And so, that is part of the reason for the requirement for healthcare workers, not only to keep patients safe, but also to keep their colleagues safe.

MATTINGLY: And one of the things, you know, as the Federal approach has started to shift a little bit over the course the last couple of days, the idea of mandates on the private sector has been big, but also conversations about whether that should be more widespread.

Dr. Anthony Fauci talked about the possibility of mandating vaccines this morning. Take a listen to how he framed things.


FAUCI: And I believe that some people on their own, once it gets approved as a full approval, will go ahead and get vaccinated. But for those who do not want, I believe mandates at the local level need to be done.


MATTINGLY: So he is talking local level. You know, are there conversations -- is it something you think is in the realm of possibility that California can impose a statewide vaccination mandate? How do you work with local leaders on maybe something similar?

HARRIS: Well, Phil, what we are driving for is to make sure that everyone gets vaccinated. And the -- you know, our hope is that it doesn't come to that. I think that what we can see is that if everyone gets vaccinated, then this issue of mandates doesn't have to be on the table.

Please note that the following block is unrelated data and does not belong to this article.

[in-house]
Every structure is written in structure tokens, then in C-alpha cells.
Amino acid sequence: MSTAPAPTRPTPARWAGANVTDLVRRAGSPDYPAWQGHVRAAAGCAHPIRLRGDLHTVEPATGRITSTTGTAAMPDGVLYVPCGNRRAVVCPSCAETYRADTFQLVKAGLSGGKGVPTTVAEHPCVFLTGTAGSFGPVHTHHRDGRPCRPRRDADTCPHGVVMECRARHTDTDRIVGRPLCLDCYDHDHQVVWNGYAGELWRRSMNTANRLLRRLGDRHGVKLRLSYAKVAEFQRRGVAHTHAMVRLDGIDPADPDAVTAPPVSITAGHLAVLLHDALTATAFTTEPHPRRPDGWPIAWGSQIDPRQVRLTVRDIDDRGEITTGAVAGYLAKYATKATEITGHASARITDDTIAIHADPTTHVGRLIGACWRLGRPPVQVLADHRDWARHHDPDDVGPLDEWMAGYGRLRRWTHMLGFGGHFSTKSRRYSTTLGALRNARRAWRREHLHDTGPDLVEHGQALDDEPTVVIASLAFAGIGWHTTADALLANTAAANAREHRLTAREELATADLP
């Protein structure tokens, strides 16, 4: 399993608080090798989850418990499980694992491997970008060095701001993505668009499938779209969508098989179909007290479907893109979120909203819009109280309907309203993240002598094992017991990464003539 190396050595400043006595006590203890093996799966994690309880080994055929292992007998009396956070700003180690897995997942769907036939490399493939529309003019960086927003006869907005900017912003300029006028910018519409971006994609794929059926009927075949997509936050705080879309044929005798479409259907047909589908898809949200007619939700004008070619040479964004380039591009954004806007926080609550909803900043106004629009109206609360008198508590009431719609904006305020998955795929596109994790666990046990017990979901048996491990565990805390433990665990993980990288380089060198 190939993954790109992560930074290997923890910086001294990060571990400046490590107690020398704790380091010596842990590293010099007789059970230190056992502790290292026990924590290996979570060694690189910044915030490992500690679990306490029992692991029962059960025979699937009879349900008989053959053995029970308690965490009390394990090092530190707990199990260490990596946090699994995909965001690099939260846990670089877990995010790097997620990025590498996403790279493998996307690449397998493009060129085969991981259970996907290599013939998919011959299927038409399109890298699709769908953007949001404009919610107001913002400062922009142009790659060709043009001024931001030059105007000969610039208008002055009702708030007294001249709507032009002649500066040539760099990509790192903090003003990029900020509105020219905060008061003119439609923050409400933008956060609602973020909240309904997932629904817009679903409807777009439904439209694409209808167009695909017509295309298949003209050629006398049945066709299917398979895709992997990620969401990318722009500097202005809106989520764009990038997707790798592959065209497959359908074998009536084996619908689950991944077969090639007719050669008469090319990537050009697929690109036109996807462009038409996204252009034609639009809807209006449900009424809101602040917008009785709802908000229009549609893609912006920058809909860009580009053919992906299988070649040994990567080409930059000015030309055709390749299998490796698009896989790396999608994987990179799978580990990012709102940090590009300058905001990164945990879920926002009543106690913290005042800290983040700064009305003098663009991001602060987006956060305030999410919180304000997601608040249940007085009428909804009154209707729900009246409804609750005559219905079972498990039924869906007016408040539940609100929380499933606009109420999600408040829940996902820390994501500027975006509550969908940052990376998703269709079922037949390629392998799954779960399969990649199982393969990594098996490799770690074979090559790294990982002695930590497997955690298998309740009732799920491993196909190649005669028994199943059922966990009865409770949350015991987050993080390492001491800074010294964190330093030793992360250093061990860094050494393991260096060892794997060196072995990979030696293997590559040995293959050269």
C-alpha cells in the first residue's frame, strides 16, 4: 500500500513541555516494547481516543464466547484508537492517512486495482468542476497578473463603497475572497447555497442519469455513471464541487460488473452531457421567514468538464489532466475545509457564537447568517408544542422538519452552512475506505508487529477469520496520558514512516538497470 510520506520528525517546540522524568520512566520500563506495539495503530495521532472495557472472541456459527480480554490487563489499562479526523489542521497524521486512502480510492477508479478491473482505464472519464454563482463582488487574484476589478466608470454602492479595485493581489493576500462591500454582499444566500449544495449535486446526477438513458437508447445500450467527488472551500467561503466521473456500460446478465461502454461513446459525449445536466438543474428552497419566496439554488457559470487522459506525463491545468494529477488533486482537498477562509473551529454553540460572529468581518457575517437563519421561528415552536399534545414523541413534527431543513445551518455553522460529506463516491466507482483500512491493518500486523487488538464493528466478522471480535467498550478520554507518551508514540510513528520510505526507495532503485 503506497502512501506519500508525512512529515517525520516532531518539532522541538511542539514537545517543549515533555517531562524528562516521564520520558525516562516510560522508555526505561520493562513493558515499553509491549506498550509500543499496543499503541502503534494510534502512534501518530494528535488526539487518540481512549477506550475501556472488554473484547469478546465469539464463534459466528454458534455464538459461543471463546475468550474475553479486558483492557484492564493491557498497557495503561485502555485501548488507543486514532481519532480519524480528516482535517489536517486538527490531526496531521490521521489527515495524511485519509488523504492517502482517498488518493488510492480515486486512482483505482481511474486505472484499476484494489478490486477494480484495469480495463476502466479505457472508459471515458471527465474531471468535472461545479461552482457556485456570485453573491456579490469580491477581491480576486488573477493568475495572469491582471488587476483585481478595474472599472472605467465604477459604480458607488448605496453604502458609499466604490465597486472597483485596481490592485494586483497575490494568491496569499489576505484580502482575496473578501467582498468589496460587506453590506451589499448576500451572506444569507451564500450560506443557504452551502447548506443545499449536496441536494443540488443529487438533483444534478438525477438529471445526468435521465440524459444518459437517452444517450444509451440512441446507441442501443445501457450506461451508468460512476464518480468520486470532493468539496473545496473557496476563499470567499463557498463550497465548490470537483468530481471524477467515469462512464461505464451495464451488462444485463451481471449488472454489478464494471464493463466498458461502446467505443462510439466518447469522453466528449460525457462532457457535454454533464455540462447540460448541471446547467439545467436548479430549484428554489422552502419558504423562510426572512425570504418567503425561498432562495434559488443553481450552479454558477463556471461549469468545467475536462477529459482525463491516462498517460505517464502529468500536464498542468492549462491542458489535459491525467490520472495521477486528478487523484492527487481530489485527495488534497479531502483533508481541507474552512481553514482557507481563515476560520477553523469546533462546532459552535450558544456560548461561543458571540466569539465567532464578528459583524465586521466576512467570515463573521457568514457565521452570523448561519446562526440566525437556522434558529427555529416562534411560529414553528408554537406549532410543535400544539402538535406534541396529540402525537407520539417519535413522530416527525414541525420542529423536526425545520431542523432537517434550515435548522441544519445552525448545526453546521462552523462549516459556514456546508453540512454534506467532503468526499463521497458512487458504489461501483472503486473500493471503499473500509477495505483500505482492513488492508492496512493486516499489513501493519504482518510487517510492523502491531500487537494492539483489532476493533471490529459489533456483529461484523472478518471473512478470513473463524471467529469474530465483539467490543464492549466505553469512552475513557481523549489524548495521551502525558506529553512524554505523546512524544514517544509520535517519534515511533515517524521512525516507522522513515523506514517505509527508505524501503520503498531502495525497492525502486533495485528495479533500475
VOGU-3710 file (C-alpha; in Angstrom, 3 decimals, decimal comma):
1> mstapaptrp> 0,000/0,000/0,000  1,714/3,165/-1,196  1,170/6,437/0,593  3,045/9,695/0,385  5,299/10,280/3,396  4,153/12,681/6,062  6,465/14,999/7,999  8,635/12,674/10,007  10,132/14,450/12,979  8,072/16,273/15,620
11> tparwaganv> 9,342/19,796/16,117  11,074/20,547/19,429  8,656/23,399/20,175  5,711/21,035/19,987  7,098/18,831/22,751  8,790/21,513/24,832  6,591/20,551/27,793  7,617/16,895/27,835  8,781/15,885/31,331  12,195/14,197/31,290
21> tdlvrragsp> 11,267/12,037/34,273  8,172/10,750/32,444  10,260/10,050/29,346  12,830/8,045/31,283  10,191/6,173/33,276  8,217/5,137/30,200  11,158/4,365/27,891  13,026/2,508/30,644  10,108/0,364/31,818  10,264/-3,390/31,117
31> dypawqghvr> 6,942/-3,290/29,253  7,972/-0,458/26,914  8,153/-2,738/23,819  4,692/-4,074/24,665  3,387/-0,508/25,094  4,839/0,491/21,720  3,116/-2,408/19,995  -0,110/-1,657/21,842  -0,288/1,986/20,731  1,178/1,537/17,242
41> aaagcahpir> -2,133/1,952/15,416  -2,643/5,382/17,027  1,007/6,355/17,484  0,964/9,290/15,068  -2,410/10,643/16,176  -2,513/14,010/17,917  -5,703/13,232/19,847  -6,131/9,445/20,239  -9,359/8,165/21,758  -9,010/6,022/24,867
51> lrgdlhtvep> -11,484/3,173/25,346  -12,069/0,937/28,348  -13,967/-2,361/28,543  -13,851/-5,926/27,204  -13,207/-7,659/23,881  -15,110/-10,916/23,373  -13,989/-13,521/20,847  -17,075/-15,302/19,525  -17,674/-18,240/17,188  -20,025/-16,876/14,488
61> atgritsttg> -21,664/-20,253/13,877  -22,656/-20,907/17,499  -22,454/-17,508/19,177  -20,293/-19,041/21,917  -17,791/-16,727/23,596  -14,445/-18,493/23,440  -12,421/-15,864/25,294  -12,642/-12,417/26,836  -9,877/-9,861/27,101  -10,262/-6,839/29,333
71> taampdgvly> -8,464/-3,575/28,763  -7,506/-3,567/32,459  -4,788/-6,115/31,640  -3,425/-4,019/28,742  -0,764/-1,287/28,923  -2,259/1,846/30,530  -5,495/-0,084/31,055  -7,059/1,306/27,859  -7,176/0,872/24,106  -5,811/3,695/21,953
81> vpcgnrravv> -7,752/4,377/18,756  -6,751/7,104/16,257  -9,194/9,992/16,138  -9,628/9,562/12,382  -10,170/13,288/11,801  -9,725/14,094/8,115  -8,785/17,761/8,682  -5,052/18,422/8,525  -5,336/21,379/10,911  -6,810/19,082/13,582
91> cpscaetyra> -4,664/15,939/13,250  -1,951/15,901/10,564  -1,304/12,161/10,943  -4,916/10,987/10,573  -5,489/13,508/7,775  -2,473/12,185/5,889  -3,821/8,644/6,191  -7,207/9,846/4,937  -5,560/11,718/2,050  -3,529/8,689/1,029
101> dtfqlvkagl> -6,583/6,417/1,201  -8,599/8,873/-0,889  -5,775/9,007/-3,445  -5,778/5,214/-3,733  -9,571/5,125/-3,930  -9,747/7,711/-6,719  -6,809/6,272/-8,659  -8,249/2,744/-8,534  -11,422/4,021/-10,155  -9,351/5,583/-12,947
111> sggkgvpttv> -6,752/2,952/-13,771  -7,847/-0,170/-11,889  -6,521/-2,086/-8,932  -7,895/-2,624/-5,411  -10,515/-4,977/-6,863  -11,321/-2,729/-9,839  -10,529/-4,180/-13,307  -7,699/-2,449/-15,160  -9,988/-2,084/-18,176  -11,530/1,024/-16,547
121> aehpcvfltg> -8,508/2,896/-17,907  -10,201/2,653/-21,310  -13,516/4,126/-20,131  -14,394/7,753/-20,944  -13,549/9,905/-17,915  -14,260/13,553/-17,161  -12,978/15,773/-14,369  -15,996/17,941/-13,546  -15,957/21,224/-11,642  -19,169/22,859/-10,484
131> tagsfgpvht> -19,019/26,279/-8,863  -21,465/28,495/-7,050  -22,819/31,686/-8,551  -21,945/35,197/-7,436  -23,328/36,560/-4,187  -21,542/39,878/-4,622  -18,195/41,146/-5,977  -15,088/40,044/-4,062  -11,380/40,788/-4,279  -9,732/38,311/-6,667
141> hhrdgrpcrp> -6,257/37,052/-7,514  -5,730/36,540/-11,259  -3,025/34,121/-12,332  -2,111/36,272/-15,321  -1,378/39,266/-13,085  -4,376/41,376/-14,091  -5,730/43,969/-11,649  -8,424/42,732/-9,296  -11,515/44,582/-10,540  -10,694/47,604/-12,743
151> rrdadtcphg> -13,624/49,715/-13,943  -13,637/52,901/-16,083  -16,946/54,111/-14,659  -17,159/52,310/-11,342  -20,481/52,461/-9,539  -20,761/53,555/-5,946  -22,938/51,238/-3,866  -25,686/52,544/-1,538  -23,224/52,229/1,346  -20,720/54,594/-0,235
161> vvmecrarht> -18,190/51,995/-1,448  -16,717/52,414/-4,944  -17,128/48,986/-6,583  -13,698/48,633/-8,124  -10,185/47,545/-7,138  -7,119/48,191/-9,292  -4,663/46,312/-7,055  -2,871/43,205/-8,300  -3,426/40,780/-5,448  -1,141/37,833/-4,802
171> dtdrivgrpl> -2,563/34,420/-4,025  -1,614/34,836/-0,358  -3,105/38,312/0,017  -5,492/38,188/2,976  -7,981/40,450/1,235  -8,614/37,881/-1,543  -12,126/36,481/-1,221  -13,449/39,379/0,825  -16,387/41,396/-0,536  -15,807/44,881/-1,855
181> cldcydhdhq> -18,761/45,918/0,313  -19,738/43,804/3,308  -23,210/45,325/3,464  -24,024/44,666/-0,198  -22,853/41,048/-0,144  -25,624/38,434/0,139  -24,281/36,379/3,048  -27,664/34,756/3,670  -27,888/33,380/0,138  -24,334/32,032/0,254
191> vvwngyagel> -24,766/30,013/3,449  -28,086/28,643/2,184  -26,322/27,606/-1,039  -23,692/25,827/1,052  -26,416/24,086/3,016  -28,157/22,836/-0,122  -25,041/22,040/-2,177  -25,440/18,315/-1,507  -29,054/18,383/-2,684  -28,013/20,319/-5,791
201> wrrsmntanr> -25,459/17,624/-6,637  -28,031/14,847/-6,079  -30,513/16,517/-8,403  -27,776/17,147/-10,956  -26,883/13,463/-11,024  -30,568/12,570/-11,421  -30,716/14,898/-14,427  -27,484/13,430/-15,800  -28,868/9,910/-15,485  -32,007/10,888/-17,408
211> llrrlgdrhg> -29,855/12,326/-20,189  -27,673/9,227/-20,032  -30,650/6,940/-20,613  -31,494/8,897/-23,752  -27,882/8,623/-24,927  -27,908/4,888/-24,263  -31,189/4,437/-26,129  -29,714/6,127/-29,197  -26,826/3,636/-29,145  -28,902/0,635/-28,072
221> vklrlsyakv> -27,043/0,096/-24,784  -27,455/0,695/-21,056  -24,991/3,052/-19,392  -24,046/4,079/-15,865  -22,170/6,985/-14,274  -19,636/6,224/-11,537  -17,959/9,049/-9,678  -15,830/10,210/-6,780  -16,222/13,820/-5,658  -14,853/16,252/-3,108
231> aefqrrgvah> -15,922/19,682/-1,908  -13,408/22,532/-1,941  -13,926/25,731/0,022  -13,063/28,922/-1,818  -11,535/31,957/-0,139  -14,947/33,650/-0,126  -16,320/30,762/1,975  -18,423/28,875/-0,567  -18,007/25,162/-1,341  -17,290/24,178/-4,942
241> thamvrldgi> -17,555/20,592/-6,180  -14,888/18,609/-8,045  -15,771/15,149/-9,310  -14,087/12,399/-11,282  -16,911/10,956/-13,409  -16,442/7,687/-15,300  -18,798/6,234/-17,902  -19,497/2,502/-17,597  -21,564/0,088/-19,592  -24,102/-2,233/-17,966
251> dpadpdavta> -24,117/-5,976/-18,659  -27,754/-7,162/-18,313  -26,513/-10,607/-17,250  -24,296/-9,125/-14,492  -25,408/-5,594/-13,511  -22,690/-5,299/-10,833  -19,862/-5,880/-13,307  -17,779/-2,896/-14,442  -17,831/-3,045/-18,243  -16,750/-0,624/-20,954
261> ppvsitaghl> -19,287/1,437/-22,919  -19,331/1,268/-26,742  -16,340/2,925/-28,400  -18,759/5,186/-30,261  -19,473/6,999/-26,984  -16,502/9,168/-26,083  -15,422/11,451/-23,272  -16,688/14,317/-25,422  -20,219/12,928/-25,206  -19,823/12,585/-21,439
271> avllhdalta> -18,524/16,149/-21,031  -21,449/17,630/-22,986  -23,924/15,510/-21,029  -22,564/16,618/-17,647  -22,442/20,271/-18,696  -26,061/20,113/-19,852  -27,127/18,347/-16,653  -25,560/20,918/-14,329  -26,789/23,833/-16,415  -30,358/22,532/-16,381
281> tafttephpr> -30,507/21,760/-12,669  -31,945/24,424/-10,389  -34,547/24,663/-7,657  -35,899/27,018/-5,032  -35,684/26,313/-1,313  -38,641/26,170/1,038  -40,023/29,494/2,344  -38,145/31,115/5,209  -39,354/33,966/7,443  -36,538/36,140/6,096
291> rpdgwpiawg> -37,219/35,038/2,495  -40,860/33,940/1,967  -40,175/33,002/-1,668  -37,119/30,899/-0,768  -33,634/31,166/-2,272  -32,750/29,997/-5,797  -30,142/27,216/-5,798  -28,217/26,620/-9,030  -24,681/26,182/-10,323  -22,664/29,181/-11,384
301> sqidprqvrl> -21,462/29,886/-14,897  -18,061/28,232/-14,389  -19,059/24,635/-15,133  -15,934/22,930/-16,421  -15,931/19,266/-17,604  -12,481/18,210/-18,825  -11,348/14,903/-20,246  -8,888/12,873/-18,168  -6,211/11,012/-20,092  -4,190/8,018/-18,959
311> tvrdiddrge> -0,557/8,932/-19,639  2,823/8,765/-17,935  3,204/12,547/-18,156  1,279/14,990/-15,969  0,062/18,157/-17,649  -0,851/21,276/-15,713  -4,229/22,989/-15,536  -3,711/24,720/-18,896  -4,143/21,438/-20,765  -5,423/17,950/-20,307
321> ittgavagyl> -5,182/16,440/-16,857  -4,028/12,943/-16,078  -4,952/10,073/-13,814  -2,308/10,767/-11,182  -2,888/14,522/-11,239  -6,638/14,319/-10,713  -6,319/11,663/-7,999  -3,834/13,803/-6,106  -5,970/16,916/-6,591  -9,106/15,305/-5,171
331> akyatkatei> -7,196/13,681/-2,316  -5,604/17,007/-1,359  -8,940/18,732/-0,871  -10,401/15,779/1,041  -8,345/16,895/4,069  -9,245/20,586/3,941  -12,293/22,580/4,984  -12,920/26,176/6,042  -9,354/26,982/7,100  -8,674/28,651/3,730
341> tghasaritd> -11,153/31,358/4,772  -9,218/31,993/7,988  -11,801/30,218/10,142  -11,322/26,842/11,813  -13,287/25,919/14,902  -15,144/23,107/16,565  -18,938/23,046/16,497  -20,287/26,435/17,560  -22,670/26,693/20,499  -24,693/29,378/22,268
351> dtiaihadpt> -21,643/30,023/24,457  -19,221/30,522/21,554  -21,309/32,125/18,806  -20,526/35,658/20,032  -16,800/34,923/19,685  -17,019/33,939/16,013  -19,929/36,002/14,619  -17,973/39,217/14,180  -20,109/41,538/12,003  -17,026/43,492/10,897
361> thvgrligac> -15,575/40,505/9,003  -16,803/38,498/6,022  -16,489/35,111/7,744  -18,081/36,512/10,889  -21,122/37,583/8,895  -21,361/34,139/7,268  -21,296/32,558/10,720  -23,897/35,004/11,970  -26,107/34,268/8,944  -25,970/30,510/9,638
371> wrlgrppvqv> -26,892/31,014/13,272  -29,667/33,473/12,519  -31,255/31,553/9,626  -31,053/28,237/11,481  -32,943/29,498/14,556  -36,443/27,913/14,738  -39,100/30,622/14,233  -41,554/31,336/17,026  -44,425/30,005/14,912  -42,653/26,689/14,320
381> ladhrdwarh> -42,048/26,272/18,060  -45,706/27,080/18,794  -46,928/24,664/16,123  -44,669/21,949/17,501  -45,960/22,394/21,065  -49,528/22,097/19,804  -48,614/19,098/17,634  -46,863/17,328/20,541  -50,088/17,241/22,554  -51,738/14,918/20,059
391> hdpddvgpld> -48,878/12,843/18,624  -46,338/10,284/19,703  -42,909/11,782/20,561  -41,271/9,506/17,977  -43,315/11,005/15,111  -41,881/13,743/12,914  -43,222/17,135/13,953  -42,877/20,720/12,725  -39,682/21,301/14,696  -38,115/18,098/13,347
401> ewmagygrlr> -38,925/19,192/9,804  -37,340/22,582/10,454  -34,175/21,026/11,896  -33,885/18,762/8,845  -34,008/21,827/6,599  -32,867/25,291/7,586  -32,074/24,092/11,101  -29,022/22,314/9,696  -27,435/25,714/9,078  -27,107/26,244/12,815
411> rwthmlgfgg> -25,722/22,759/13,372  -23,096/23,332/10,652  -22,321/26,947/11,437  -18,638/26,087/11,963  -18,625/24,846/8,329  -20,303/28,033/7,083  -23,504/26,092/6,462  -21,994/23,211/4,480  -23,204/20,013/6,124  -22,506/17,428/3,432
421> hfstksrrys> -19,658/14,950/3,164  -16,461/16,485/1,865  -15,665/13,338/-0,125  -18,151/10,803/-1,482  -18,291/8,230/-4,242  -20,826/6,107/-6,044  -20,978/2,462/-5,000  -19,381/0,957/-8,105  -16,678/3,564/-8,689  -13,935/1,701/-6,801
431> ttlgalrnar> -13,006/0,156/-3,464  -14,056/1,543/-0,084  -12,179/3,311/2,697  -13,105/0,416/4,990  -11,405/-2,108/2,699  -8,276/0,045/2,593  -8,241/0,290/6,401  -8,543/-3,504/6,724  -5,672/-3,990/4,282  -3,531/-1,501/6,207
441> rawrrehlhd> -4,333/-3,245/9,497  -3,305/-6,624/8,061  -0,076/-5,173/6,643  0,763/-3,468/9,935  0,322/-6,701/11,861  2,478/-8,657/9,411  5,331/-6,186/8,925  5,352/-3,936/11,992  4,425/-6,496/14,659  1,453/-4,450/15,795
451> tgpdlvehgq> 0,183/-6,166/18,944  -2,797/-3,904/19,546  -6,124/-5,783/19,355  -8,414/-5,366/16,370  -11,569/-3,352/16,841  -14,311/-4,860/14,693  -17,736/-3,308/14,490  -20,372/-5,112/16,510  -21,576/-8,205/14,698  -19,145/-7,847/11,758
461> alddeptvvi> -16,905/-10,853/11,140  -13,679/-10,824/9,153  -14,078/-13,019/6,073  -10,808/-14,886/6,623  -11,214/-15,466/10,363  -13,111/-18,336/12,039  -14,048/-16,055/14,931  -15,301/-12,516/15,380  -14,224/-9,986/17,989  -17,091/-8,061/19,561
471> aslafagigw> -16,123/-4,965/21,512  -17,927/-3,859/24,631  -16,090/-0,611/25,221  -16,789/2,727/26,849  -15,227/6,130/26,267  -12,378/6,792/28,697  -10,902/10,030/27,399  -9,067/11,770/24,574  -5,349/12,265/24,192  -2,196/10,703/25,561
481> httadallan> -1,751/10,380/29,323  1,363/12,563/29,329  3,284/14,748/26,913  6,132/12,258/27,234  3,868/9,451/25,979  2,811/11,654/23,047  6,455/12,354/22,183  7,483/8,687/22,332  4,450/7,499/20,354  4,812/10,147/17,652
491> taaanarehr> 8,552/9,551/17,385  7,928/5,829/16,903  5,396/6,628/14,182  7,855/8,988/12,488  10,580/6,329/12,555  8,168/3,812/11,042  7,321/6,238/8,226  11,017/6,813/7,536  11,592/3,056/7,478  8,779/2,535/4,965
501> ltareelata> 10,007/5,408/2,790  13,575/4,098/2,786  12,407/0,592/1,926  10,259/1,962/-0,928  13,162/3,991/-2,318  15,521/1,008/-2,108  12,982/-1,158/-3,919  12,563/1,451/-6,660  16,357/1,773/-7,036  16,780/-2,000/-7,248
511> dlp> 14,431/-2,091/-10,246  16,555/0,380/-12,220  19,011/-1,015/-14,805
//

But now that we are seeing that the Delta variant is so infectious, so contagious, we need to make sure that we're increasing our community level of vaccination to the point where we can drive to community immunity.

So hopefully, it doesn't take that. Hopefully, Californians step up and all of us across the nation step up to be able to protect our friends and our neighbors from this deadly pandemic.

MATTINGLY: And one thing I wanted to get into before I let you go, you've been a big proponent and talked a lot about mental health during this pandemic, right, before taking office -- before you took office, you were a pediatrician focused on mental health. The Federal Office of Minority Health says only about a third of black Americans who need mental health care will actually get it.

When you combine those dynamics with COVID right now, how concerned are you about the long-term mental health impacts this pandemic might be having?